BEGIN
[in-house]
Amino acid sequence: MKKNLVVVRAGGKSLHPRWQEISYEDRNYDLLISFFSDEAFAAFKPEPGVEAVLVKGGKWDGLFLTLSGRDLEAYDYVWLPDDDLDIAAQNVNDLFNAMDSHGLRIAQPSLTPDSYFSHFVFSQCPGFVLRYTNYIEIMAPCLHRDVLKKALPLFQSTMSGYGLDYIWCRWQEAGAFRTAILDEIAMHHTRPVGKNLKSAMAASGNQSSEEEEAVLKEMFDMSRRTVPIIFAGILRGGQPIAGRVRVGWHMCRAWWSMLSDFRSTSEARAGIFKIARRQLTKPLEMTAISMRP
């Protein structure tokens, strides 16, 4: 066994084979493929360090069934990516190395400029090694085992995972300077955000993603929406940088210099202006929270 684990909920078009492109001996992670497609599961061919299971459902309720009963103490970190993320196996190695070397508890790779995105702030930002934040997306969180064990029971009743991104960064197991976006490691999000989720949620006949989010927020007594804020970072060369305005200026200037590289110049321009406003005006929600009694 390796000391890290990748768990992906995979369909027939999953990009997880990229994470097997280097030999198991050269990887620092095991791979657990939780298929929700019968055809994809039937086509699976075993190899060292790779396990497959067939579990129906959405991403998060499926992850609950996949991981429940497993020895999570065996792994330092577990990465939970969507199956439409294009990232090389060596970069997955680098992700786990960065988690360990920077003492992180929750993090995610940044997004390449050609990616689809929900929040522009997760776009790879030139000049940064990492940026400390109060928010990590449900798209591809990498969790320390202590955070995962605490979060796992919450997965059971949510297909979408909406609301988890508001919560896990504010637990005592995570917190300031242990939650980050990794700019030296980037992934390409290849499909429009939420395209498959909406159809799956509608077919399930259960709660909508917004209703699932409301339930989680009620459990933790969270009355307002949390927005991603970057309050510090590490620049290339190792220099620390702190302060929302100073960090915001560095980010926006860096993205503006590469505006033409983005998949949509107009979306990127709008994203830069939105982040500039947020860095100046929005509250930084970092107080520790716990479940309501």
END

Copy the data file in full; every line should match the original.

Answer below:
[in-house]
Amino acid sequence: MKKNLVVVRAGGKSLHPRWQEISYEDRNYDLLISFFSDEAFAAFKPEPGVEAVLVKGGKWDGLFLTLSGRDLEAYDYVWLPDDDLDIAAQNVNDLFNAMDSHGLRIAQPSLTPDSYFSHFVFSQCPGFVLRYTNYIEIMAPCLHRDVLKKALPLFQSTMSGYGLDYIWCRWQEAGAFRTAILDEIAMHHTRPVGKNLKSAMAASGNQSSEEEEAVLKEMFDMSRRTVPIIFAGILRGGQPIAGRVRVGWHMCRAWWSMLSDFRSTSEARAGIFKIARRQLTKPLEMTAISMRP
């Protein structure tokens, strides 16, 4: 066994084979493929360090069934990516190395400029090694085992995972300077955000993603929406940088210099202006929270 684990909920078009492109001996992670497609599961061919299971459902309720009963103490970190993320196996190695070397508890790779995105702030930002934040997306969180064990029971009743991104960064197991976006490691999000989720949620006949989010927020007594804020970072060369305005200026200037590289110049321009406003005006929600009694 390796000391890290990748768990992906995979369909027939999953990009997880990229994470097997280097030999198991050269990887620092095991791979657990939780298929929700019968055809994809039937086509699976075993190899060292790779396990497959067939579990129906959405991403998060499926992850609950996949991981429940497993020895999570065996792994330092577990990465939970969507199956439409294009990232090389060596970069997955680098992700786990960065988690360990920077003492992180929750993090995610940044997004390449050609990616689809929900929040522009997760776009790879030139000049940064990492940026400390109060928010990590449900798209591809990498969790320390202590955070995962605490979060796992919450997965059971949510297909979408909406609301988890508001919560896990504010637990005592995570917190300031242990939650980050990794700019030296980037992934390409290849499909429009939420395209498959909406159809799956509608077919399930259960709660909508917004209703699932409301339930989680009620459990933790969270009355307002949390927005991603970057309050510090590490620049290339190792220099620390702190302060929302100073960090915001560095980010926006860096993205503006590469505006033409983005998949949509107009979306990127709008994203830069939105982040500039947020860095100046929005509250930084970092107080520790716990479940309501």